Some of our Local Government clients already have social and affordable housing strategies. The City of Yarra, for example, has a comprehensive “Social and Affordable Housing Strategy” which can help them advocate for some of the Big Housing Build stock to be fast-tracked there. The City of Darebin, one of the 21 priority areas, are working on an affordable housing strategy and have in recent years even proposed (albeit unsuccessfully) to make it mandatory for all councils to adopt “inclusionary zoning”, requiring developers to include social and affordable housing in their projects.

Ideas and drives for social and affordable housing inclusion like Darebin’s are an indicator that many places have realised that social and/or affordable housing can (and should) co-exist with other private housing, and that good planning and community integration play an important roles. Attitudes to social housing are changing in many communities, moving on from immediate “not in my backyard” reactions that have characterised some areas in the past. We hope that this phase of the Big Housing Build helps materialise and accelerate some of these strategies.

How can councils position their affordable housing strategies and policies in preparation for the rollout?

At a recent PIA webinar, Homes Victoria representatives answered the above question by saying that although community housing providers will be their  key partners, they also look forward to working with Local Governments, especially in areas where particular sites and identified developments are of interest to both parties. Strategies and policies created by Local Government authorities can help quantify what a good social outcome looks like for a particular community. These strategies will help the State Government consider their asset strategy, strategic allocation and priorities for projects, and also for any other funding that comes in the future.

Hearing the local view will also be beneficial for community housing providers, who will be looking for opportunities to partner directly with Local Government while identifying parcels of land and opportunities, some of which may not directly come up via conversations with Local Government. That last part was where some nervousness from Local Government and bodies such as the Municipal Association of Victoria (MAV) emerged following the announcement. It was thought that councils may not have the ability to appeal against decisions through VCAT if proposals went against council plans or community views. As it currently stands, the appeal process will still be available. Homes Victoria wrapped up the question by advising councils to be clear about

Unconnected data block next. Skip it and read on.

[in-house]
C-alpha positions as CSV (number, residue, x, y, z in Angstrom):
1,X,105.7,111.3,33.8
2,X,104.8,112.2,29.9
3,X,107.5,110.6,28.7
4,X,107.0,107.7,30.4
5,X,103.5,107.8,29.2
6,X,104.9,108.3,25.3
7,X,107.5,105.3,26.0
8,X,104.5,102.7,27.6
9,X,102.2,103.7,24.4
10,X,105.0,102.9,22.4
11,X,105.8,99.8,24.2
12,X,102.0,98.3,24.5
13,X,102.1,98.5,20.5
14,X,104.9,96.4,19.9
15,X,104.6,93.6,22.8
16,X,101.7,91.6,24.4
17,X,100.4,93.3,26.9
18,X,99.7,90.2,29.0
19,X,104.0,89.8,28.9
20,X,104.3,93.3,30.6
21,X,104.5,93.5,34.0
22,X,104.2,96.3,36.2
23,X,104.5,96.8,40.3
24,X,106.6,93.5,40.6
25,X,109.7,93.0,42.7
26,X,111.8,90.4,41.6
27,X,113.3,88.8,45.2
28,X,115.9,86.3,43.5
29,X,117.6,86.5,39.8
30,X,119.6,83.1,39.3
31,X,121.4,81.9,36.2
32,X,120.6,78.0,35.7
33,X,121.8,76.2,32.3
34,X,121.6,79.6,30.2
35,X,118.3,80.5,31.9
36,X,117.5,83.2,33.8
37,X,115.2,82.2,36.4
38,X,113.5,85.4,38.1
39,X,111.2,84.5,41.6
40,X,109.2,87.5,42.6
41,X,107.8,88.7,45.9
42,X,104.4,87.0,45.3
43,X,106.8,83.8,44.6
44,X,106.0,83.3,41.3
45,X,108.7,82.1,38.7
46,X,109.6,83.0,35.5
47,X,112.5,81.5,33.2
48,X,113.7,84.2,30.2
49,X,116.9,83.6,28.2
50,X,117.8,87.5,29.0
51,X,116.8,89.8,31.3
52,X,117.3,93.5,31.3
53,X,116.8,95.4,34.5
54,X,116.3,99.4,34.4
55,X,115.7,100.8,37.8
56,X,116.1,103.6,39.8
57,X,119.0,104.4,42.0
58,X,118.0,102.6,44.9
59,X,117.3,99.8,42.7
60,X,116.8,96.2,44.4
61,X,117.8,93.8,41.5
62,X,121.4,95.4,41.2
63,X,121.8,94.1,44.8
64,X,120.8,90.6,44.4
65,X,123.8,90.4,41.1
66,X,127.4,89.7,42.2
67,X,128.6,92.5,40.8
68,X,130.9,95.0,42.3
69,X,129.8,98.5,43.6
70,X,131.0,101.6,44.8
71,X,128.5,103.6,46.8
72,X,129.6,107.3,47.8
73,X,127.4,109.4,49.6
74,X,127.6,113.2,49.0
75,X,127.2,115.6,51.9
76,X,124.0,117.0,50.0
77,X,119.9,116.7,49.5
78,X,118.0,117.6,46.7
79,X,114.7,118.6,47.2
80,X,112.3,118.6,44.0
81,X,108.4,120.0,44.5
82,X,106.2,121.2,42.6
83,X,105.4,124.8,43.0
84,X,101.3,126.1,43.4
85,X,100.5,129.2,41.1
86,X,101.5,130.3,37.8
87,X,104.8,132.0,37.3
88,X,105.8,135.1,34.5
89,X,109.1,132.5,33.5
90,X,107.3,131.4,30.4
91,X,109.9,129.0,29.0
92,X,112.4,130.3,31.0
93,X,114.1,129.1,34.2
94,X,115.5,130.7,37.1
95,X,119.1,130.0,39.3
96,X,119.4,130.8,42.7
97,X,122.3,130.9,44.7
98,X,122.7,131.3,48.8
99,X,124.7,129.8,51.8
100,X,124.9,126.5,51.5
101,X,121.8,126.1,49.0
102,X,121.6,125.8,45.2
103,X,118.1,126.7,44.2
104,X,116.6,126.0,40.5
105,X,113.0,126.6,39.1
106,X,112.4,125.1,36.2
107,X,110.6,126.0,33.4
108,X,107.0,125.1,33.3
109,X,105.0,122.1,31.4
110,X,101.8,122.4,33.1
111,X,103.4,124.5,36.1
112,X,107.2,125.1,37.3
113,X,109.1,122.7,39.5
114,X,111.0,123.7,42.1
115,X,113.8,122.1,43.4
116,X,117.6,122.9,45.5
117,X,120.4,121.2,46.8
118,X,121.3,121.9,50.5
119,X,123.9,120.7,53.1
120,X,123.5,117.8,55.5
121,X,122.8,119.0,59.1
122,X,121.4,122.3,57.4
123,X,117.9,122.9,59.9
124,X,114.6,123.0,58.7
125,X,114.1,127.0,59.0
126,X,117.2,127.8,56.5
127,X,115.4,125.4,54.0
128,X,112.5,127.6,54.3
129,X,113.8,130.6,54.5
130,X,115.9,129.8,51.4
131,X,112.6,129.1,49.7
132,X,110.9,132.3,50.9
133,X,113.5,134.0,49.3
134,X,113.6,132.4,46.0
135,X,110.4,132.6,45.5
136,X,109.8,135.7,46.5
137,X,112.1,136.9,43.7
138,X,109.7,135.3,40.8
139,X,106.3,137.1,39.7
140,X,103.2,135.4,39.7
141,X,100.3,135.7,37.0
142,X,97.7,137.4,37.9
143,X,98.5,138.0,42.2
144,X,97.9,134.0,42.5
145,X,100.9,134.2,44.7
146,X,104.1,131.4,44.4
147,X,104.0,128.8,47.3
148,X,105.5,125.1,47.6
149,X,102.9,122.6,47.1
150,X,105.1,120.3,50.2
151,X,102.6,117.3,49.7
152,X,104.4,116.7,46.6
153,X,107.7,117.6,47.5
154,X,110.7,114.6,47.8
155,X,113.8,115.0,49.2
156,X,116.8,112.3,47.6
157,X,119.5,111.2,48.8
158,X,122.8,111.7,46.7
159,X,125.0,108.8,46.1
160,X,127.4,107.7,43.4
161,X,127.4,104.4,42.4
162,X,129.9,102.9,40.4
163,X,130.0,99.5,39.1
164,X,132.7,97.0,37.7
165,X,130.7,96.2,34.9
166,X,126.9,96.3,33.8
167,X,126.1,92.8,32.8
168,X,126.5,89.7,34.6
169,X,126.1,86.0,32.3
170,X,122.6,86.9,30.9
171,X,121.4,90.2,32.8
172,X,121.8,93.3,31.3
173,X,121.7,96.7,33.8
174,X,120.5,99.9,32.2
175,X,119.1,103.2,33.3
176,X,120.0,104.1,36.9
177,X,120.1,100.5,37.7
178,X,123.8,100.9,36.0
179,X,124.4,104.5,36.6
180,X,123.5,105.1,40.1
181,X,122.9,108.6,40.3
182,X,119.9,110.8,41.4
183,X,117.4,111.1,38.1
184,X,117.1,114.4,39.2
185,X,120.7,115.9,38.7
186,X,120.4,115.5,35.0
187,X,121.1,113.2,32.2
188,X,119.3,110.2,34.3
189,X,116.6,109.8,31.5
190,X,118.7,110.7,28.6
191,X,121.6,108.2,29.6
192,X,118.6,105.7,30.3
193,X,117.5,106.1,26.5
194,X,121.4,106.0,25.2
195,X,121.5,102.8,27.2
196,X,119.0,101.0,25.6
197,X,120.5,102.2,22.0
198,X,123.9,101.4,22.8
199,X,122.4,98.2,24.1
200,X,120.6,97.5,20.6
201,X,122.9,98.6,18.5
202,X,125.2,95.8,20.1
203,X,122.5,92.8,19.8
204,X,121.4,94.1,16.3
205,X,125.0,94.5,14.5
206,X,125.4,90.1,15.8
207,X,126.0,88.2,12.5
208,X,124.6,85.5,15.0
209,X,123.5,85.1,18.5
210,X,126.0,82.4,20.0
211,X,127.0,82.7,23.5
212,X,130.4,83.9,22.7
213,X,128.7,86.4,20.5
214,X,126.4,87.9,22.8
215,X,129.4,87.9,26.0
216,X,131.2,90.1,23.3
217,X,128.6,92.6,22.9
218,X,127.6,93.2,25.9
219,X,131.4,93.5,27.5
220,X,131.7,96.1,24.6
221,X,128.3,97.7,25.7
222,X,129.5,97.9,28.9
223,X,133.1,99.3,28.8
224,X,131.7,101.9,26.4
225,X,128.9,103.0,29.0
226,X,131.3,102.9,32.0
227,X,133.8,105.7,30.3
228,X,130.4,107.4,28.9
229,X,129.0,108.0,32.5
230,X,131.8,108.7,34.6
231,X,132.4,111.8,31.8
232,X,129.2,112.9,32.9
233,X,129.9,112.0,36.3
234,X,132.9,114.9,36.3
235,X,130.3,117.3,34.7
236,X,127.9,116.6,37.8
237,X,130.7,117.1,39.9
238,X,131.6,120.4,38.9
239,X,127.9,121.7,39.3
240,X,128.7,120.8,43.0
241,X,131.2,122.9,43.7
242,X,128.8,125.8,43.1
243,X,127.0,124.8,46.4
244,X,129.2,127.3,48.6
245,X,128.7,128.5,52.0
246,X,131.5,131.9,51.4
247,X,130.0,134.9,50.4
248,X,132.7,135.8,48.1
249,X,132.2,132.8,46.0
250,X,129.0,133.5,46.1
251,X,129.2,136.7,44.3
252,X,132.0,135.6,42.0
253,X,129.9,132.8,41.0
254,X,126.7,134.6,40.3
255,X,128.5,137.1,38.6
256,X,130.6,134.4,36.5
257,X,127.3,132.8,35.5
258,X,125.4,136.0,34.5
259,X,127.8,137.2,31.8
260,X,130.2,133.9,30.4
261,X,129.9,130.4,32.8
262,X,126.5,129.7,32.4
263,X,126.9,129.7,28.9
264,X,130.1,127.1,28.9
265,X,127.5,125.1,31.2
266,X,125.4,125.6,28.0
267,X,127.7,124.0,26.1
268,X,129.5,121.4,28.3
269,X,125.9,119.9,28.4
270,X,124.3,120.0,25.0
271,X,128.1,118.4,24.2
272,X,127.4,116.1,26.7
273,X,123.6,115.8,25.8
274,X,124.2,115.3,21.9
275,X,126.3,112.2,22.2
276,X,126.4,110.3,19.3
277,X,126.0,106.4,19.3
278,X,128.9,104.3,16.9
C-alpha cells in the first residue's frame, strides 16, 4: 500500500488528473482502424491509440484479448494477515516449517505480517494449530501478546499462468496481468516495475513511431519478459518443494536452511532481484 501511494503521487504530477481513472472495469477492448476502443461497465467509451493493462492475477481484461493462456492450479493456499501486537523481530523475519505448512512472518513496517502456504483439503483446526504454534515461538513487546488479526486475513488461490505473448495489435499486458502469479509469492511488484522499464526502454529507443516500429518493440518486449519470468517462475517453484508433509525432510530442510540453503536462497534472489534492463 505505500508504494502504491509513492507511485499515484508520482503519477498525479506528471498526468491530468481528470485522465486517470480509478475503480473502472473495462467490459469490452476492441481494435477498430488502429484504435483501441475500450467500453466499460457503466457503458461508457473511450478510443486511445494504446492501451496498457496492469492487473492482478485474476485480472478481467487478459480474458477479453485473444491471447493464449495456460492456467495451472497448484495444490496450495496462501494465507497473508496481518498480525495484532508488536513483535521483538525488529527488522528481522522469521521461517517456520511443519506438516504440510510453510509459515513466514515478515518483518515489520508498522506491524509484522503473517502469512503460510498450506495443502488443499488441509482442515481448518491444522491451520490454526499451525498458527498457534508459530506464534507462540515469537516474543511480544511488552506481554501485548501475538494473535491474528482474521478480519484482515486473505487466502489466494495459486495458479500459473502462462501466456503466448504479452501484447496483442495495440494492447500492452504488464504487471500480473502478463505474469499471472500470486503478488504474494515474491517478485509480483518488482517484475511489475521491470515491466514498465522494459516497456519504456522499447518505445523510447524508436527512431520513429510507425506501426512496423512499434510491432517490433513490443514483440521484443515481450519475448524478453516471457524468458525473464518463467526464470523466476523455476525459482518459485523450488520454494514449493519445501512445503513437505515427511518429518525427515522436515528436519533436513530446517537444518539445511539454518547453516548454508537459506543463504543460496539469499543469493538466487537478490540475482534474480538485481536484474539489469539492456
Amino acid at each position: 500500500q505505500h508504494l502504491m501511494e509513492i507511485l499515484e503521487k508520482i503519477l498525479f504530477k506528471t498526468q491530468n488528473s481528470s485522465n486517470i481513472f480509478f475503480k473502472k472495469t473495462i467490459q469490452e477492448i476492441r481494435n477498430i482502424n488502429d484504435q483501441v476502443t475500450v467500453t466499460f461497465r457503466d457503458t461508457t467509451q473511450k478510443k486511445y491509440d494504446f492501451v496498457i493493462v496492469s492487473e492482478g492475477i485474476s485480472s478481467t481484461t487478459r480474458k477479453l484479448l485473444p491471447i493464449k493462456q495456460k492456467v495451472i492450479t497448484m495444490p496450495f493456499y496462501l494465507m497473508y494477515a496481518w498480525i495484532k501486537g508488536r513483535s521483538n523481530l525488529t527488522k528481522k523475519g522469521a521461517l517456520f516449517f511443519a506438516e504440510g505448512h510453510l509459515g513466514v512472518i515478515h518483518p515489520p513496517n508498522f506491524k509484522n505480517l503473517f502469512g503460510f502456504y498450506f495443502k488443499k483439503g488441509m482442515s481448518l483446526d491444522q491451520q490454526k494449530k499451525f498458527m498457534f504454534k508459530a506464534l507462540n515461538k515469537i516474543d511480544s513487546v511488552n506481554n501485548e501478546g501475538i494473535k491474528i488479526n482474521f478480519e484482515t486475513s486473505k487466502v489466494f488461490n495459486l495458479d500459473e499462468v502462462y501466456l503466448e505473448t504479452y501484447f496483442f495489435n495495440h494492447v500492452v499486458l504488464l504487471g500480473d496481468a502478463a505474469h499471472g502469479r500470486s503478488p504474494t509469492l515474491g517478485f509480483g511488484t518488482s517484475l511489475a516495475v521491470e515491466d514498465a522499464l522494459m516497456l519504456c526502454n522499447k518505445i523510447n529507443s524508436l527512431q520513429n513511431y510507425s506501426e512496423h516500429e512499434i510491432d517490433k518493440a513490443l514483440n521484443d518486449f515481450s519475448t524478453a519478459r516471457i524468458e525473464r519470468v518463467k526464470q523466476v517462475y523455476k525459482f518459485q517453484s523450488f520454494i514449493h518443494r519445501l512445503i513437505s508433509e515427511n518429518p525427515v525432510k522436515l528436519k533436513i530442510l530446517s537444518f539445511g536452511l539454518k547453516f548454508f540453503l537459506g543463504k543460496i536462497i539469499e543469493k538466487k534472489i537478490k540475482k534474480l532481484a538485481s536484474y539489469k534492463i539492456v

• priorities in their municipality and
  • what they’d like to see community housing providers or Homes Victoria deliver.

What are you doing in Local Government?

Here at .id we have a strong interest in the influence and level of advocacy that Local Government plays with regard to social housing and affordable housing. We have helped many councils quantify affordable housing need and understand the challenges and opportunities that come with increasing demand for affordable housing in the face of dynamic demographic changes within their communities.  (Every one of the priority Local Government areas identified by Homes Victoria already subscribe to our Community Profile tool, giving them a truly local view of their community demographics.) We always encourage councils to use that information as an evidence base in strategies or conversations with State government.

We are genuinely interested in understanding what you – the decision-makers working for the communities needing social or affordable housing – are working on and what questions you are trying to answer.

If you work in Local Government have any stories to share or questions to ask us, feel free to send us an email.

Tags: Housing
Nenad - demographic consultant

Nenad’s background is in geosciences and geographic information systems. At .id, Nenad has experience as both as a demographer and population forecaster. His areas of expertise are place-based analysis, identifying spatial patterns in demographic trends, community profiling, catchment analysis and an understanding of role and function of different communities.